One of the problems with determining how planets form is the nature of the dusty gas-rich disks that surround their stars. We’re learning as we study these things that the disks around young stars disperse quickly in astronomical terms, within several million years. Thus finding a massive planet around a young star like Beta Pictoris is noteworthy. It demonstrates that such planets can form in short-order. What’s doubly fascinating about the new find is that this planet was discovered by direct imaging techniques, and that it is as close to its star as Saturn is to ours.
Have a look at the imagery below, made using the European Southern Observatory’s Very Large Telescope and an adaptive optics instrument that removes atmospheric blurring and other effects. It’s a composite showing the faint source in the 2003 image and contrasting it with the motion of the object as seen in the autumn of 2009. The object can be seen to have moved to the other side of the disk. As we only have direct images for a small number of exoplanets, Beta Pictoris b enters into select company, while the small size of its orbit (8-15 astronomical units) will offer the chance to record a full orbit within 15 to 20 years.
Image: The above composite shows the reflected light on the dust disc in the outer part, as observed in 1996 with the ADONIS instrument on ESO’s 3.6-metre telescope. In the central part, the observations of the planet obtained in 2003 and autumn 2009 with NACO are shown. The possible orbit of the planet is also indicated, albeit with the inclination angle exaggerated. Credit: ESO/A.-M. Lagrange.
Beta Pictoris is about twelve million years old, 75 percent more massive than our Sun. Located some 60 light years away in the direction of the constellation Pictor (the Painter), it has long been known to be surrounded by a circumstellar dust disk extending several hundred AU from the star. 25 years of observations at wavelengths from optical to thermal infrared have shown the presence of multiple disk structures and tantalizing asymmetries — in particular, a warp in the disk plane — that suggested the presence of massive planets. The new work confirms the idea, and also offers interesting evidence for planet formation models. From the paper (internal references removed for brevity):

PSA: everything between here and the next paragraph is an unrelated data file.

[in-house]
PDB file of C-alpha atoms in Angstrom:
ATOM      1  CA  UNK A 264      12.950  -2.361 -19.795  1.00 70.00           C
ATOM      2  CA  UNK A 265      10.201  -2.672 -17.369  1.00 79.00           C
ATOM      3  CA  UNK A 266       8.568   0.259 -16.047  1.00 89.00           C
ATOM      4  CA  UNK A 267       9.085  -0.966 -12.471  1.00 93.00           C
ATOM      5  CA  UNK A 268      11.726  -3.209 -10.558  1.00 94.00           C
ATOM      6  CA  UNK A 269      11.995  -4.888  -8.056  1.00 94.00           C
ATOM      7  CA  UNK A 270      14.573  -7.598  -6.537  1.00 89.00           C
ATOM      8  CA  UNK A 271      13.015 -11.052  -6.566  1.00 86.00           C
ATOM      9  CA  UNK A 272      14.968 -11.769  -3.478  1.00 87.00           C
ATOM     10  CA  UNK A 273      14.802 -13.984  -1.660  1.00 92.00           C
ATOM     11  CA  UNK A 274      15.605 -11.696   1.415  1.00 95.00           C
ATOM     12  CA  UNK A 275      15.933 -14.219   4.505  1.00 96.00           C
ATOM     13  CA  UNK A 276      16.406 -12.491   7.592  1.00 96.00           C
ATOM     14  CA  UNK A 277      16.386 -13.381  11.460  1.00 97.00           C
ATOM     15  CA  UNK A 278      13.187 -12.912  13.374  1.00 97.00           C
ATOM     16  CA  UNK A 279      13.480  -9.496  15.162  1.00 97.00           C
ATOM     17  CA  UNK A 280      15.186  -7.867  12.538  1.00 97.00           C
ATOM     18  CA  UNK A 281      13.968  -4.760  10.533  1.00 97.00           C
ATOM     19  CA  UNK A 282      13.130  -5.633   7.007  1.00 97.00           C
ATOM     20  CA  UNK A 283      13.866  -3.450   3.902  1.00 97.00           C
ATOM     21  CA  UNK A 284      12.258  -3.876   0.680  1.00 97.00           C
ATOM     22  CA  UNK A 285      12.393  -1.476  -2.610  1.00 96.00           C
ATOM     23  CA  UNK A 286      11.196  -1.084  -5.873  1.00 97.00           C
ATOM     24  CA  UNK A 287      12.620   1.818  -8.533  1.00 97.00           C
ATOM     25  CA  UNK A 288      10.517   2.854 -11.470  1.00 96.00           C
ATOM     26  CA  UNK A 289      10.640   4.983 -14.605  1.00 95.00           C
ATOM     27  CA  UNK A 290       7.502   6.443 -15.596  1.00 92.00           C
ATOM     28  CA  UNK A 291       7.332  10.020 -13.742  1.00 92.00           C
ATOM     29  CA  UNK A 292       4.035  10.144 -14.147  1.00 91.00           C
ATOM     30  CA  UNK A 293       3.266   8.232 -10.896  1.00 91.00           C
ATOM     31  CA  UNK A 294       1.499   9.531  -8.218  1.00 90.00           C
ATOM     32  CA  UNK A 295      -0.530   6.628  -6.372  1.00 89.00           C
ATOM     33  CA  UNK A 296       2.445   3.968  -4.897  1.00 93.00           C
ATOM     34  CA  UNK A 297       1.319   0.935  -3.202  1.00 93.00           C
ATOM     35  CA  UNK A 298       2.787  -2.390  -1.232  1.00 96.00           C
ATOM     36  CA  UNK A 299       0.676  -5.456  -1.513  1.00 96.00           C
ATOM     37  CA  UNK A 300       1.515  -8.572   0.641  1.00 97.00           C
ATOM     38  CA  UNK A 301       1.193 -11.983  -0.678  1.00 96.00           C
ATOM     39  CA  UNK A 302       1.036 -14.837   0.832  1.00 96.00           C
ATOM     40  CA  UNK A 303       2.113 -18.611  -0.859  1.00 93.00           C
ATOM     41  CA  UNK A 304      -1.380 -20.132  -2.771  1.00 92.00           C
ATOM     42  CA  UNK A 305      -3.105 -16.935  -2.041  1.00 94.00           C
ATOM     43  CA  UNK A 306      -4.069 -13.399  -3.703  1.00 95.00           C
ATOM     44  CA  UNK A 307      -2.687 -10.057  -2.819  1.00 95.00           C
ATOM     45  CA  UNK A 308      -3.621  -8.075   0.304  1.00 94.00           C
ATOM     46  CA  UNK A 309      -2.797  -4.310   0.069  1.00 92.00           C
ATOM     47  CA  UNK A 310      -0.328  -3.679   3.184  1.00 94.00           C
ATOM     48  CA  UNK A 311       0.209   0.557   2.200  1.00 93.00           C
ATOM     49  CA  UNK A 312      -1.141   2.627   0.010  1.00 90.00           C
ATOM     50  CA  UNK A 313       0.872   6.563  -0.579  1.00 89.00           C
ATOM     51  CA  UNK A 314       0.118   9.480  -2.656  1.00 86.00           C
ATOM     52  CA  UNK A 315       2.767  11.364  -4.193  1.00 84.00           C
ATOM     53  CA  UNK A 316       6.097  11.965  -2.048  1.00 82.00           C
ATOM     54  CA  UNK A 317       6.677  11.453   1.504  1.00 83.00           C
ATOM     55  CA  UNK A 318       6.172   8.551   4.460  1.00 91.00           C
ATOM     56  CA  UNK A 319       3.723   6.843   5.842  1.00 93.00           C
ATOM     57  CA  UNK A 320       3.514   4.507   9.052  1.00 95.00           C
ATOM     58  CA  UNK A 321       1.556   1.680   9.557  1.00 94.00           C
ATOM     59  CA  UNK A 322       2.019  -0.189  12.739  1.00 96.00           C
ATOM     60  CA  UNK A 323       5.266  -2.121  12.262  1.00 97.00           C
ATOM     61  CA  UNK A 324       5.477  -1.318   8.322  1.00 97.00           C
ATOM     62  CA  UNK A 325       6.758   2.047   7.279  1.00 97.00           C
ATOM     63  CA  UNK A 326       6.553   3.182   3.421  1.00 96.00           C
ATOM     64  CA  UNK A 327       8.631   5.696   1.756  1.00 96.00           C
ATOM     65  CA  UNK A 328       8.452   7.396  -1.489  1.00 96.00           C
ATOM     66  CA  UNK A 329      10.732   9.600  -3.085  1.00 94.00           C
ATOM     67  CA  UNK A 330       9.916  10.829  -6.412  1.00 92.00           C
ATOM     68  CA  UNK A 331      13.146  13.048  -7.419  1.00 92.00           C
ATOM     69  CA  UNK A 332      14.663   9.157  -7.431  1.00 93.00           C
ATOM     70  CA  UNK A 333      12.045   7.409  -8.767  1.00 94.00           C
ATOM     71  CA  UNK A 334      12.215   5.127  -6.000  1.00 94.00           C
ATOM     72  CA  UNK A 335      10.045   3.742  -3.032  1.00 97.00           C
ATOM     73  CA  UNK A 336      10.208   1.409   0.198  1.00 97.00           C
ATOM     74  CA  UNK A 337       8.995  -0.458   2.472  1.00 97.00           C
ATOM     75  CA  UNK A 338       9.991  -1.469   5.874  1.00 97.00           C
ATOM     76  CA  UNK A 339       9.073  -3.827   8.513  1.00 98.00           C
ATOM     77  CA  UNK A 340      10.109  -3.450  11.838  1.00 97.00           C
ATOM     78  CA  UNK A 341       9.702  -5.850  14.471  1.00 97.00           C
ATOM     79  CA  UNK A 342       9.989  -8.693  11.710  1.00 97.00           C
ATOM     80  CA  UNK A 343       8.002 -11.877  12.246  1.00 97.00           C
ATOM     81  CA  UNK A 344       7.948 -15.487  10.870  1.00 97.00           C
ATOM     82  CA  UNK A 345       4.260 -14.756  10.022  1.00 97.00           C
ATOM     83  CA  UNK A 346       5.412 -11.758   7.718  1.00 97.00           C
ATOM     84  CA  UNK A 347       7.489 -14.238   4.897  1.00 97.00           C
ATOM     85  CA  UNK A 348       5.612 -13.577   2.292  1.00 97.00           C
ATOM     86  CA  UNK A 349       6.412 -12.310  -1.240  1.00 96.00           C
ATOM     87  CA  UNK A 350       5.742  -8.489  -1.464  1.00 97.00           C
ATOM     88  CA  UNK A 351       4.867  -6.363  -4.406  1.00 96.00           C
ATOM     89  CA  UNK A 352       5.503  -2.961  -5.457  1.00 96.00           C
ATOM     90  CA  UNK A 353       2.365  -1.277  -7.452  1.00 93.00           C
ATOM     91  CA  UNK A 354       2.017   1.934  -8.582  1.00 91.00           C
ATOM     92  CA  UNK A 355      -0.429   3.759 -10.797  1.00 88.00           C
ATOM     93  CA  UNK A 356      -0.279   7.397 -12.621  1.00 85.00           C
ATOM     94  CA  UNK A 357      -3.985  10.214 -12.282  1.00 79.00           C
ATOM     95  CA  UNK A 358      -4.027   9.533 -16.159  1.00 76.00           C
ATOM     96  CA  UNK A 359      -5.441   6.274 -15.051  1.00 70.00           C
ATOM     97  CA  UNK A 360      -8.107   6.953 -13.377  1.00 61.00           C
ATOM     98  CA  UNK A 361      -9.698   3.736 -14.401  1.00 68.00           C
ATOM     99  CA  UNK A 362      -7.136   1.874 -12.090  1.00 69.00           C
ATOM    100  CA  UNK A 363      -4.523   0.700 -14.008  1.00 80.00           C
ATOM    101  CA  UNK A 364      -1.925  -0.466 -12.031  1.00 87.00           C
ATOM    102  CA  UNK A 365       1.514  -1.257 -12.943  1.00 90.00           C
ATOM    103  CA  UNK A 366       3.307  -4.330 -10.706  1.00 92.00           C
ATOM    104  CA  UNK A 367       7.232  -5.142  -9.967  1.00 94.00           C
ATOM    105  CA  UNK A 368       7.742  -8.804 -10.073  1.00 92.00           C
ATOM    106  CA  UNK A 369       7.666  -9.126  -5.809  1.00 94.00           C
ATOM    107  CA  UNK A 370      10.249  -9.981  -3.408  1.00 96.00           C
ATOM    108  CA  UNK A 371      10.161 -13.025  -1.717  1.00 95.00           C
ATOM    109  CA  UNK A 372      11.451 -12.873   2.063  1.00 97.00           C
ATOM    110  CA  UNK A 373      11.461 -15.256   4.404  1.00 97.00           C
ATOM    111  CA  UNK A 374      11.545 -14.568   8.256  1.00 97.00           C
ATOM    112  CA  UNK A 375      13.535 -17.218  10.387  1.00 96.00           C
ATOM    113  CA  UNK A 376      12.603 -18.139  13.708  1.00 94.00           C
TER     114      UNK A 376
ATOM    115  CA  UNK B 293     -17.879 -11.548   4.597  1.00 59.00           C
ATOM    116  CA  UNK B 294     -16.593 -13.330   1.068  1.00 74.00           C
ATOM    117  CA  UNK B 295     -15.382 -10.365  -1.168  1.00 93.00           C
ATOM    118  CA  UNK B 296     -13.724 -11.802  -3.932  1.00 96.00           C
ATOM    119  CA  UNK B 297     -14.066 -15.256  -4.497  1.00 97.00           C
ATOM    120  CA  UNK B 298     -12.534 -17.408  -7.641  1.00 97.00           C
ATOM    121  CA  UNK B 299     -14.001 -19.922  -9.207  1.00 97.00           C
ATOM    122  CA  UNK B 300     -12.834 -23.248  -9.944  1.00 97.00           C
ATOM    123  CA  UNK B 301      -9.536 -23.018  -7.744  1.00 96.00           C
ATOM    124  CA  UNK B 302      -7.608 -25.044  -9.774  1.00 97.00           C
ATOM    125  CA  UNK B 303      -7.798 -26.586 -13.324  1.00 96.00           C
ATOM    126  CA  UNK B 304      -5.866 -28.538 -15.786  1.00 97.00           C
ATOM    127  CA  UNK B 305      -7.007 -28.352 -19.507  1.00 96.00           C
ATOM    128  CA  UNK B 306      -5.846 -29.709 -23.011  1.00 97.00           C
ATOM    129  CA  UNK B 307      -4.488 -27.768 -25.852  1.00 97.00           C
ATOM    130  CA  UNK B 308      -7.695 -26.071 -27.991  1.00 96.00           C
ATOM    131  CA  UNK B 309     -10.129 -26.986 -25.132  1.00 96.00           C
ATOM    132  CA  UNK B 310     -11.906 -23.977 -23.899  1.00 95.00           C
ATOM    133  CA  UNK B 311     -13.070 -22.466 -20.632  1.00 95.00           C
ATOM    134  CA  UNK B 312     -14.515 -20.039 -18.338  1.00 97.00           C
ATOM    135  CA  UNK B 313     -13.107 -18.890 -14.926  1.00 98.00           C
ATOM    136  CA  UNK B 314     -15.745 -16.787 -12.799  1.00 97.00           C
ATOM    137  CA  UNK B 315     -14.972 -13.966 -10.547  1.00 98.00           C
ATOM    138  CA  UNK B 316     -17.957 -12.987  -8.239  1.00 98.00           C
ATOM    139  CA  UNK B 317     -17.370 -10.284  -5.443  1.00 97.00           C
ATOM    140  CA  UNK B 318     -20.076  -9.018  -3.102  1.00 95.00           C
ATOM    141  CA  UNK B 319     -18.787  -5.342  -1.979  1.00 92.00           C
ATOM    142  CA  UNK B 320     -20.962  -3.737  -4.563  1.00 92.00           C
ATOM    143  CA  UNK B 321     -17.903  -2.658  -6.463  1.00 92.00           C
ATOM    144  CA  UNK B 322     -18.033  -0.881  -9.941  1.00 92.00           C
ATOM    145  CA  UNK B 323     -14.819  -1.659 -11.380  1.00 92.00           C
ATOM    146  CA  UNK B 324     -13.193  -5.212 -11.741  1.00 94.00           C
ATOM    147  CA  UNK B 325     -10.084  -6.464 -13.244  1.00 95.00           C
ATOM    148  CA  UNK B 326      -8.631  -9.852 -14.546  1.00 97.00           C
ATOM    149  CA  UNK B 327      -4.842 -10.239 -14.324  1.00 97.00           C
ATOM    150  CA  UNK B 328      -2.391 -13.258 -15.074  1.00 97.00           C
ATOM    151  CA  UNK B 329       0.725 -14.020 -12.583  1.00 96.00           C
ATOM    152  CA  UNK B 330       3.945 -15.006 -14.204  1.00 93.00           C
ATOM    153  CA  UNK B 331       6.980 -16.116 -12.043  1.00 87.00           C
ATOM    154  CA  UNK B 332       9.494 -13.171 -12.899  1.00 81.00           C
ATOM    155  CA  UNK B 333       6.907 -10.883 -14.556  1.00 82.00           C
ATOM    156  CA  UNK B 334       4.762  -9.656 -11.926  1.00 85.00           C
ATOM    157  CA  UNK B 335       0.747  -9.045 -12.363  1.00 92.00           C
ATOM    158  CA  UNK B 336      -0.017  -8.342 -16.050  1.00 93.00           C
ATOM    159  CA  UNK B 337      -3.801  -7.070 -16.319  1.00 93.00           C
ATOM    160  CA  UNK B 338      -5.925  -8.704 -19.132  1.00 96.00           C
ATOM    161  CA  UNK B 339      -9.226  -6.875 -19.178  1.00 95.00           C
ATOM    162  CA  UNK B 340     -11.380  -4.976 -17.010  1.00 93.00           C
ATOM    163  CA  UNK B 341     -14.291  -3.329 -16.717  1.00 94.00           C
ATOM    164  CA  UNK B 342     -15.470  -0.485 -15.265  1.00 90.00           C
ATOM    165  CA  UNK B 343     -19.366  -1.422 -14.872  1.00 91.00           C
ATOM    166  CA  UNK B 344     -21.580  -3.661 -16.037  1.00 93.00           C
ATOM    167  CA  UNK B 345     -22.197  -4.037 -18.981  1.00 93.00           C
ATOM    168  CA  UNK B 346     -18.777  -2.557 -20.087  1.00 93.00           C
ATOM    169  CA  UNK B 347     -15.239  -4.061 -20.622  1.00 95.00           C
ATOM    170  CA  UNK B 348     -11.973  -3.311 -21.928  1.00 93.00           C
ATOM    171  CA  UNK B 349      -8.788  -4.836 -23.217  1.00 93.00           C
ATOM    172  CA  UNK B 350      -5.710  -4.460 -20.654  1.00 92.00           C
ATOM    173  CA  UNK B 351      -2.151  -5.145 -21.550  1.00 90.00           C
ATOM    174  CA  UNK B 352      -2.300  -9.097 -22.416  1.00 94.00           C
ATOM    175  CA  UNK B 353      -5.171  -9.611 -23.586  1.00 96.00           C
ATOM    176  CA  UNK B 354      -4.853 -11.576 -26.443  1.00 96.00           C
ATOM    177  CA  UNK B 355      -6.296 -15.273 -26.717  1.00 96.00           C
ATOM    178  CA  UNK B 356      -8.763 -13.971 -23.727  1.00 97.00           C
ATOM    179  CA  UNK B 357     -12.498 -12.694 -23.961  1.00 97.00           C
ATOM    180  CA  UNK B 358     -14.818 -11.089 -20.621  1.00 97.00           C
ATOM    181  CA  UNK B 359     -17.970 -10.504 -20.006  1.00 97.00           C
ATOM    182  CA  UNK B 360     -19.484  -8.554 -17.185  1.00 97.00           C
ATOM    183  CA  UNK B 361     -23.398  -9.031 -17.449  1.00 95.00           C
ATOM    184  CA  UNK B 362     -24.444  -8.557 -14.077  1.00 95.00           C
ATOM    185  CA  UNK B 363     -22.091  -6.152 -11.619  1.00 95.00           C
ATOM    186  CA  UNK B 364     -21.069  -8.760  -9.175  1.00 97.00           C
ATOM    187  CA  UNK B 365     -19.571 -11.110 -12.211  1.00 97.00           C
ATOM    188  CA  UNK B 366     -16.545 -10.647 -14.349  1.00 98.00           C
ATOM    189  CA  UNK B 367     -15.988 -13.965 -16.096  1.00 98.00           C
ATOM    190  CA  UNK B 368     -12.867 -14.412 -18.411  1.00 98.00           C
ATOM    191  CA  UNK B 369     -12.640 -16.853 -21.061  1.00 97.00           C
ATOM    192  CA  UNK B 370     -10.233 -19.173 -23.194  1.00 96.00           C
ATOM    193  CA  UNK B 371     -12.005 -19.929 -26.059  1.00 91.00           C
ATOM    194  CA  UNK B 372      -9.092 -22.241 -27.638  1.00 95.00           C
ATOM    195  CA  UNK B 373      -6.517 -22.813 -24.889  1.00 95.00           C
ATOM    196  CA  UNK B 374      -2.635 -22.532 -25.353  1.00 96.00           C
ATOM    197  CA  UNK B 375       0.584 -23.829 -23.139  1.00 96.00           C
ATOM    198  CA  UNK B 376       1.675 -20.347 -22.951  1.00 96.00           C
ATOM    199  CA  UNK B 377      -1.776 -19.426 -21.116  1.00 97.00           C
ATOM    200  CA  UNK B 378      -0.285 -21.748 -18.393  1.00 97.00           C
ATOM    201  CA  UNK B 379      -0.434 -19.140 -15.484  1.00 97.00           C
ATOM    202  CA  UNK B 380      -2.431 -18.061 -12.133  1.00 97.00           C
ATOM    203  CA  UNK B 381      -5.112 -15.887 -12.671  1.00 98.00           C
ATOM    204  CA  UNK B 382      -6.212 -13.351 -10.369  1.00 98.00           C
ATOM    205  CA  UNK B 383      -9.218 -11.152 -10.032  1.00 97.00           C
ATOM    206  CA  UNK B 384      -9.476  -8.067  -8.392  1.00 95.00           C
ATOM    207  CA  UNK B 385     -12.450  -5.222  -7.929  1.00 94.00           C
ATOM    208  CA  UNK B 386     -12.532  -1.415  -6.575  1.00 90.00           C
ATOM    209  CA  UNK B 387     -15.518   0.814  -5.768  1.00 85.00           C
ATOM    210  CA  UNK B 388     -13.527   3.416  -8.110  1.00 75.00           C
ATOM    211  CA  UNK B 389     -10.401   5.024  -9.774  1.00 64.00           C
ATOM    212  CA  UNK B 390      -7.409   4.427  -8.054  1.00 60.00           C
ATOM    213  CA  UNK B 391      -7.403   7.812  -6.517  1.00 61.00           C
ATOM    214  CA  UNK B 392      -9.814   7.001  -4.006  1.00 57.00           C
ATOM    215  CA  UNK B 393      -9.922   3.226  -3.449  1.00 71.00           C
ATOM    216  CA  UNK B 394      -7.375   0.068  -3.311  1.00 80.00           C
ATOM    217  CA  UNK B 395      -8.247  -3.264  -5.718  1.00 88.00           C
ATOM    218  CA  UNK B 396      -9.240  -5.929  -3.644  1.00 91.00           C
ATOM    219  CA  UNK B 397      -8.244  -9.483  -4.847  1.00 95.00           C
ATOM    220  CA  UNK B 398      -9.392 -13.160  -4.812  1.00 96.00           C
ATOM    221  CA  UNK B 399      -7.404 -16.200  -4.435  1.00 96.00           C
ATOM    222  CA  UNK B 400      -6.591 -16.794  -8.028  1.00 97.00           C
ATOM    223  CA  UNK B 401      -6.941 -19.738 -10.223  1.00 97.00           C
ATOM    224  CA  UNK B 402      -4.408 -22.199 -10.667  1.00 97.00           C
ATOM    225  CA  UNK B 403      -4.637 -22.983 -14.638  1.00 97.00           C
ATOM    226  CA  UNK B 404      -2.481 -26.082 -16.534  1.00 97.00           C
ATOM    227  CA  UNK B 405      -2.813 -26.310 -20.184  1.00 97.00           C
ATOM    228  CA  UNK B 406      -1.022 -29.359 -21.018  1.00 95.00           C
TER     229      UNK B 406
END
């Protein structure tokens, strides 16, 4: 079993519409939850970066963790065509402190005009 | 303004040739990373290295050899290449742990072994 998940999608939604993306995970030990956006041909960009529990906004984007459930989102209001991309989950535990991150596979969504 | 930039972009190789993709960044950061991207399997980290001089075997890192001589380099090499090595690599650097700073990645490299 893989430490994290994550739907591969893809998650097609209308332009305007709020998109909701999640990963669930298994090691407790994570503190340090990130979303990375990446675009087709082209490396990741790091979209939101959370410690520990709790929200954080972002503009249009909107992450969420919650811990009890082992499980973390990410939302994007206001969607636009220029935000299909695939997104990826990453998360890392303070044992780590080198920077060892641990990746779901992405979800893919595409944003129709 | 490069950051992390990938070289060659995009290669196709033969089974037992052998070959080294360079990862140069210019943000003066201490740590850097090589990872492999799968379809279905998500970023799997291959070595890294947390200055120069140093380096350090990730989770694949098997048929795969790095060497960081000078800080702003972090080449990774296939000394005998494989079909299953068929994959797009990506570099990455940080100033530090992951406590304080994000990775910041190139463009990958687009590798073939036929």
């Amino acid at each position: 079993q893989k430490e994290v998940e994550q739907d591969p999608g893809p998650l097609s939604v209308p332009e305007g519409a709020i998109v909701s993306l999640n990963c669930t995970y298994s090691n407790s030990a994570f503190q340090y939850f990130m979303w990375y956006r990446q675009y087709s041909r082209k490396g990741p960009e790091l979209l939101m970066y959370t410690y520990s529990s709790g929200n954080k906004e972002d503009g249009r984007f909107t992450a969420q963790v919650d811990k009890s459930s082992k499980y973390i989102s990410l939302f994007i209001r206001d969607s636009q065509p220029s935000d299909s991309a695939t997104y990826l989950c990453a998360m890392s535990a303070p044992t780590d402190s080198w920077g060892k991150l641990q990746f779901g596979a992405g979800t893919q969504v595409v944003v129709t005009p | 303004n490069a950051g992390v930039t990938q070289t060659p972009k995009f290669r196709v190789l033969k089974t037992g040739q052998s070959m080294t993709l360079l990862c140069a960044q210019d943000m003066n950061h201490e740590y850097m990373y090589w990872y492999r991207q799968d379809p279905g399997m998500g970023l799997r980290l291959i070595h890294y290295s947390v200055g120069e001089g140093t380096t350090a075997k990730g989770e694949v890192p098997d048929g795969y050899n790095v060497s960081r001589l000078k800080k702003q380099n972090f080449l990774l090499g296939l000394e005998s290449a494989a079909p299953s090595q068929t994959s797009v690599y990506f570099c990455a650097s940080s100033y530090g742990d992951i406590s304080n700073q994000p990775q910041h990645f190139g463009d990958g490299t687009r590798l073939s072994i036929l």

A comparison of the luminosity of β Pictoris [8.7 LSun] to that of the Sun suggests that the orbit of β Pictoris b lies at or slightly beyond the disk radius outside which water is stable as ice (snow-line). The snowline is thought to separate disk regions where rocky or gaseous/icy planets form… Indeed, beyond the snowline, the disk surface density is expected to be higher (factor of 3) than that inside the line; this allows giant planet cores (10 MEarth) to form before the dispersion of the gaseous nebulae. Core accretion models suggest indeed that this latter step – the onset of rapid gas accretion before the loss of circumstellar gas – is the critical step in forming giant planets.
The core accretion model holds that dust particles gradually accumulate to become the rocky bodies we call planetesimals. The planetesimals themselves eventually collide to create a massive core that then attracts an outer layer of gas. Usefully, Beta Pictoris b seems to confirm core accretion to a high level of detail. The paper goes on:
For a 2 MSun star, the snowline location varies between 2.5 and 4 AU for ages between 1 and 10 Myr, respectively. In the case of the 1.75 MSun β Pictoris, core-accretion based models predict a rapid formation of giant protoplanet cores between ~ 6 and 18 AU. The observed orbital radius of β Pictoris b is consistent with this range, demonstrating that the planet could have formed via core accretion on the same orbit where it is observed today. This possibility is in contrast to the case of the more distant planets Fomalhaut b, HR8799bc, AB Pic b, and 2MASS 1207b, which are too massive… to have formed at their present separations (40 AU or larger), via core accretion.
In addition to showing how quickly planets can form within circumstellar disks, this work is also valuable because it shows that planets deeply embedded in these disks can be teased out by close examination of the disk structure. The short orbital period of Beta Pictoris b should make it the object of intense study as we learn more about how such worlds distort their surrounding disks. The paper is Lagrange et al., “A Giant Planet Imaged in the Disk of the Young Star β Pictoris,” Science, published online June 10, 2010 (abstract).